Trade-offs in electricity planning in Mexico
MetadataShow full item record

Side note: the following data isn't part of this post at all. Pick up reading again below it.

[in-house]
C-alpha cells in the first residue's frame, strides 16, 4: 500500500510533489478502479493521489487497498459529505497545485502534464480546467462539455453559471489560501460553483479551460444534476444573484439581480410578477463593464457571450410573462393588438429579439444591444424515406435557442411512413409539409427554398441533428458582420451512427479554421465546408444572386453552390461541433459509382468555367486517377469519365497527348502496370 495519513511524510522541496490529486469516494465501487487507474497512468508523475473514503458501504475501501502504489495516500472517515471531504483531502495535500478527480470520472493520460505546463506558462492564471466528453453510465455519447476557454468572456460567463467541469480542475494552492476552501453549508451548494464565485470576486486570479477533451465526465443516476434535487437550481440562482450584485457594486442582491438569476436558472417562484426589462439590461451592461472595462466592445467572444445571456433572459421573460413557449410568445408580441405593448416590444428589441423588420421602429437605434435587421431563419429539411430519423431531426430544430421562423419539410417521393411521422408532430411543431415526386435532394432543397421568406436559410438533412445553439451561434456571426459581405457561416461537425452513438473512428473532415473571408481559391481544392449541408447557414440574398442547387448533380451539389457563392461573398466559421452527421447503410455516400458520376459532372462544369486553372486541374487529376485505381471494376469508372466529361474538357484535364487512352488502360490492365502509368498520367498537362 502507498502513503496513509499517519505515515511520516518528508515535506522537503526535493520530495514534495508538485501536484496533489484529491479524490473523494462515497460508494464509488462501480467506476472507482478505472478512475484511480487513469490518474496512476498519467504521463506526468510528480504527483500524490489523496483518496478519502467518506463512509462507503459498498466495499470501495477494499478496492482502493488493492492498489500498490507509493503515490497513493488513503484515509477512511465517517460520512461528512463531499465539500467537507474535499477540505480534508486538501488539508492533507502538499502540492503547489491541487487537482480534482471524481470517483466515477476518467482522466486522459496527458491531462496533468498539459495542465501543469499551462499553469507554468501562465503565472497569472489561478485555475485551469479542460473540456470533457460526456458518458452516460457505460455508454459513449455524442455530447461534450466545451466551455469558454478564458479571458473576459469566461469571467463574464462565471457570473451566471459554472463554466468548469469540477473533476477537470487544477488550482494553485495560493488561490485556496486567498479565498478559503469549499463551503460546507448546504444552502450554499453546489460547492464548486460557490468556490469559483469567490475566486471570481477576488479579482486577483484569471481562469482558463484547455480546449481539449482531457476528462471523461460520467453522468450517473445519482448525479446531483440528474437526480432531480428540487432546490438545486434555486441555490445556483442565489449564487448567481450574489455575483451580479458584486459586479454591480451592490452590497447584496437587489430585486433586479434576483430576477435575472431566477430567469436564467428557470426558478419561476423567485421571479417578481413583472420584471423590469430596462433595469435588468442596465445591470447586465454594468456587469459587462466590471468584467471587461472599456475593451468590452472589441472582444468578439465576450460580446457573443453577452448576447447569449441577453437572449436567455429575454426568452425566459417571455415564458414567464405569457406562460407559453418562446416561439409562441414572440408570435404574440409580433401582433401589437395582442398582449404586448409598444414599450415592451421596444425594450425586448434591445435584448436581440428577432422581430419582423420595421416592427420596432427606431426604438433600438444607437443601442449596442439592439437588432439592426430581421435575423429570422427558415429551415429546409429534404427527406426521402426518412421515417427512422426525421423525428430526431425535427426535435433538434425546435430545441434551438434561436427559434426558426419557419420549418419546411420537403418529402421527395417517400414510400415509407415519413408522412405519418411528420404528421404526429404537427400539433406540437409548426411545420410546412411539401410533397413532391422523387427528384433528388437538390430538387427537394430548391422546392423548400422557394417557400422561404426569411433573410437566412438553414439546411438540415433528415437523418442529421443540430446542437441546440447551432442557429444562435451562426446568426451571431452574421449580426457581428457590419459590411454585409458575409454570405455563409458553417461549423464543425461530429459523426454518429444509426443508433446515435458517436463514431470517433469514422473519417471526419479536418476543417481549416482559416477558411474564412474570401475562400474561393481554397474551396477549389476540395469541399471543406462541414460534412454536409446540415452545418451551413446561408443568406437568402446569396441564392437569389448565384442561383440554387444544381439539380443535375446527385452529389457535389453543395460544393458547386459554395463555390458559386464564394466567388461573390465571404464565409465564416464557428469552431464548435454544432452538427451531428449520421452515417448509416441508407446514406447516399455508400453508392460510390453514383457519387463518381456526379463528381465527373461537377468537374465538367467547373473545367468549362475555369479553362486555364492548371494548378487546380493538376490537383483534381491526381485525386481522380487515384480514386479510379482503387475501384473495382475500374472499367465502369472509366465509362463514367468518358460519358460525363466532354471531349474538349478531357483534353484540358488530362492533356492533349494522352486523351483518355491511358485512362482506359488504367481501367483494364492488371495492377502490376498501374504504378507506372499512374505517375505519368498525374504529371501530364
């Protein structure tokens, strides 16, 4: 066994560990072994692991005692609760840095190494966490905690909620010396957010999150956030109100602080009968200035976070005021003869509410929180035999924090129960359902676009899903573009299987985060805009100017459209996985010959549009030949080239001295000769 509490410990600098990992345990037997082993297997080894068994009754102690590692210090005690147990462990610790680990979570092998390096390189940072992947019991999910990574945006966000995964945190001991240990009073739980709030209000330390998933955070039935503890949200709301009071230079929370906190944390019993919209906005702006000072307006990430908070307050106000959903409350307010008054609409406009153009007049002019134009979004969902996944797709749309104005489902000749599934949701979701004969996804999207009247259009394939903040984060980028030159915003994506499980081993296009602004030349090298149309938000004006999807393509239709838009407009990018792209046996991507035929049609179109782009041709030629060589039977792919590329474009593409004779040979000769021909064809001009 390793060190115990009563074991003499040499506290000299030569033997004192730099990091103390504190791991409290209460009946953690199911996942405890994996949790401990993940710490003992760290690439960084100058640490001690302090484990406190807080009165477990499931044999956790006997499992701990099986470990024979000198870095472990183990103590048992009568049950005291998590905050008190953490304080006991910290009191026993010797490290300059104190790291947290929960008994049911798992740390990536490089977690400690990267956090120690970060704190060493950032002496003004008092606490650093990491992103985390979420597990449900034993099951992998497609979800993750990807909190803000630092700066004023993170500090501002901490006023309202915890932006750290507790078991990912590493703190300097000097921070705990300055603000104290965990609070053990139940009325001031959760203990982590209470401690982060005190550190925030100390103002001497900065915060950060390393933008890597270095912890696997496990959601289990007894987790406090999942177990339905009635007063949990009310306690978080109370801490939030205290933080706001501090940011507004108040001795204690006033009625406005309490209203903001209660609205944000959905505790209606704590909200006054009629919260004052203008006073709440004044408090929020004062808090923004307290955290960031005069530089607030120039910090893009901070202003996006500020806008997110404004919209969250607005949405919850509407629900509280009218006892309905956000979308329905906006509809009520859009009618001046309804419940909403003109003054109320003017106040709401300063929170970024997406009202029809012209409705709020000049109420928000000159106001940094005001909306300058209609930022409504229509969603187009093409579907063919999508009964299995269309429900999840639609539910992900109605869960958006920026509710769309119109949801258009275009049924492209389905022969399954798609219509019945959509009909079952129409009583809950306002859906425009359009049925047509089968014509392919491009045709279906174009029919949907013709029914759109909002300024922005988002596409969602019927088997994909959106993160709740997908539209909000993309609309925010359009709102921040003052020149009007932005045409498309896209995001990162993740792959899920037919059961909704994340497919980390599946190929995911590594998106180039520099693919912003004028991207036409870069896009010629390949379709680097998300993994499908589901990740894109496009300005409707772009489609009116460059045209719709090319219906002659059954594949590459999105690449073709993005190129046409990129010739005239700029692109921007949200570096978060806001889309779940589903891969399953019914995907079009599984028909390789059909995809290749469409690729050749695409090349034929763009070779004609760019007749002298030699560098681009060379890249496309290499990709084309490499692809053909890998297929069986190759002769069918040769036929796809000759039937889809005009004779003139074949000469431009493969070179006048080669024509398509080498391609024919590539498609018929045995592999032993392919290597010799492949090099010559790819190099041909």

Electricity generation is a vital element of economic growth, and it is necessary to encourage a growth model that does not endanger the capacity of a country to generate electricity. Generating electricity entails costs. This cost is not only economical but can also be, for example, environmental. This implies that there are different trade-offs associated with choices about how to generate electricity, such as technologies, fuels, impact on the environment, construction costs, budget constraints and so on. The Federal Government owns Mexico’s electricity sector. As such not only does it write the rules of the electricity sector but it also executes these rules. The government has stated a series of guiding principles regulating the electricity sector. These guiding principles reflect the priorities that should be taken into account when designing electricity portfolios. My thesis uses financial tools to offer a new approach to the problem of developing electricity portfolios. I assume that the electricity generation mix can be seen as a portfolio of assets. Using portfolio management techniques, I demonstrate scenarios for efficient portfolios given key assumptions about generation choices and prevailing costs. I also illustrate the implications of prioritizing one guiding principle over the other in terms of portfolio cost. Finally, my use of a portfolio modeling approach highlights the complexities inherent in public policy making given the technical and cost-driven nature of the electric power businesses and value chains. My work provides a possible method for more productive evaluation of various approaches in light of mixed priorities and the broad diversity of stakeholders in Mexico.